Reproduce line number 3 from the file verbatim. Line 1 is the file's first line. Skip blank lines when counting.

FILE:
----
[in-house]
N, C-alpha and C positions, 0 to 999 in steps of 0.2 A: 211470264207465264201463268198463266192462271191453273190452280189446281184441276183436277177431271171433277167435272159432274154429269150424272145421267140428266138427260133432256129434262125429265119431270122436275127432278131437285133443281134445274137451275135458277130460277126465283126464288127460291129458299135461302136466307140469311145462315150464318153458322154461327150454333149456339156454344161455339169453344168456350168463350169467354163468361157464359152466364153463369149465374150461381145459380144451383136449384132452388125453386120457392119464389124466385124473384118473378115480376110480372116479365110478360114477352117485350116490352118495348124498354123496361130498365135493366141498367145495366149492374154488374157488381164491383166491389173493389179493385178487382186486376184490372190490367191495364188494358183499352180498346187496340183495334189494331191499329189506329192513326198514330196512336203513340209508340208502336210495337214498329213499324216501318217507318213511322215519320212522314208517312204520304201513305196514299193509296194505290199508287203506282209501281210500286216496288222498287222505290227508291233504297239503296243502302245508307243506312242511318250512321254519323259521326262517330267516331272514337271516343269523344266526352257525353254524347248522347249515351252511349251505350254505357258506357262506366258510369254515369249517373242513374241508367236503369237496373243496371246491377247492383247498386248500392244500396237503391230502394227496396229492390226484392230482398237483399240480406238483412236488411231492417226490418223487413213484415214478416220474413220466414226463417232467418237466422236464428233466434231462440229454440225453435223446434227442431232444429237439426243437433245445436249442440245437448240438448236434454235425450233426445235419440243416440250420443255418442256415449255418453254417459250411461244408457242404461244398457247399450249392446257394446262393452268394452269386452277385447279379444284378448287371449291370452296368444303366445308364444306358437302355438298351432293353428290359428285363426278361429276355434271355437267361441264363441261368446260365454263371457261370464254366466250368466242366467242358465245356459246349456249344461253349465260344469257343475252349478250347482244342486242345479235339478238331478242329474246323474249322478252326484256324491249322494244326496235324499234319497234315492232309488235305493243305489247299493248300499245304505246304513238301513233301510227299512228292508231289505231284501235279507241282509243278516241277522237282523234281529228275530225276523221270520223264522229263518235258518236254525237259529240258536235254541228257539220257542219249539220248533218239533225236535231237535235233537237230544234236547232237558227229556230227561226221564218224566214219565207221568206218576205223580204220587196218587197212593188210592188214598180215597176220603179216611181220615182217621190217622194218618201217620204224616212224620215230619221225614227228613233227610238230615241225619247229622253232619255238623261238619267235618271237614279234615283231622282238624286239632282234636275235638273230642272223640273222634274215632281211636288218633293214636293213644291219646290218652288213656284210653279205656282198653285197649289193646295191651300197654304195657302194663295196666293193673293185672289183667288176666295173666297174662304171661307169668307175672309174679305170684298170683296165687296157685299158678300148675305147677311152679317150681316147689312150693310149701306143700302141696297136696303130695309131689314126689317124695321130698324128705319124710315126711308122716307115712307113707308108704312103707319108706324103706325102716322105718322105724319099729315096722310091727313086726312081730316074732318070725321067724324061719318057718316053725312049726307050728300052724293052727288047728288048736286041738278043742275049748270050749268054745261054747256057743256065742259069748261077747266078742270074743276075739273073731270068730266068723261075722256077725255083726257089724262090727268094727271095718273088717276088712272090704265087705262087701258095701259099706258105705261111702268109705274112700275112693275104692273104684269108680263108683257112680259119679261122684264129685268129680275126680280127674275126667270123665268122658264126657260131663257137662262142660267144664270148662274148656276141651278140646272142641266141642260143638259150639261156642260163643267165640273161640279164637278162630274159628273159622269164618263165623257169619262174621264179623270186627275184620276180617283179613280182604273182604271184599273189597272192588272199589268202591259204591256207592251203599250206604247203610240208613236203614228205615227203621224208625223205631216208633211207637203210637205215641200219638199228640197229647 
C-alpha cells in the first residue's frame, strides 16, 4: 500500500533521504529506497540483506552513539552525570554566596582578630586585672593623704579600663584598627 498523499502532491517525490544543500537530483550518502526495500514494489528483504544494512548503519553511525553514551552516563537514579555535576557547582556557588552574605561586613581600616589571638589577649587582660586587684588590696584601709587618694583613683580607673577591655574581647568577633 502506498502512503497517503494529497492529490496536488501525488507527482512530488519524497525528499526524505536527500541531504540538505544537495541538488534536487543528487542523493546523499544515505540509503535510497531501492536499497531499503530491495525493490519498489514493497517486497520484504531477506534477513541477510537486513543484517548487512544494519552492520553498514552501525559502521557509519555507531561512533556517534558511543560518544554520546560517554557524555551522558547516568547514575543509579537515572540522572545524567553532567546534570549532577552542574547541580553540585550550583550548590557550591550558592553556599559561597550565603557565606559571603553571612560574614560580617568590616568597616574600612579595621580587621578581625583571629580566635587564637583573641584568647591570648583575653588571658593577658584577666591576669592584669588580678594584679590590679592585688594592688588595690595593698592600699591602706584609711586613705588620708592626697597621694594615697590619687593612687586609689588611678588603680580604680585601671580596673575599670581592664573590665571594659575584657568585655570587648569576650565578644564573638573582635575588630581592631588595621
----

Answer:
C-alpha cells in the first residue's frame, strides 16, 4: 500500500533521504529506497540483506552513539552525570554566596582578630586585672593623704579600663584598627 498523499502532491517525490544543500537530483550518502526495500514494489528483504544494512548503519553511525553514551552516563537514579555535576557547582556557588552574605561586613581600616589571638589577649587582660586587684588590696584601709587618694583613683580607673577591655574581647568577633 502506498502512503497517503494529497492529490496536488501525488507527482512530488519524497525528499526524505536527500541531504540538505544537495541538488534536487543528487542523493546523499544515505540509503535510497531501492536499497531499503530491495525493490519498489514493497517486497520484504531477506534477513541477510537486513543484517548487512544494519552492520553498514552501525559502521557509519555507531561512533556517534558511543560518544554520546560517554557524555551522558547516568547514575543509579537515572540522572545524567553532567546534570549532577552542574547541580553540585550550583550548590557550591550558592553556599559561597550565603557565606559571603553571612560574614560580617568590616568597616574600612579595621580587621578581625583571629580566635587564637583573641584568647591570648583575653588571658593577658584577666591576669592584669588580678594584679590590679592585688594592688588595690595593698592600699591602706584609711586613705588620708592626697597621694594615697590619687593612687586609689588611678588603680580604680585601671580596673575599670581592664573590665571594659575584657568585655570587648569576650565578644564573638573582635575588630581592631588595621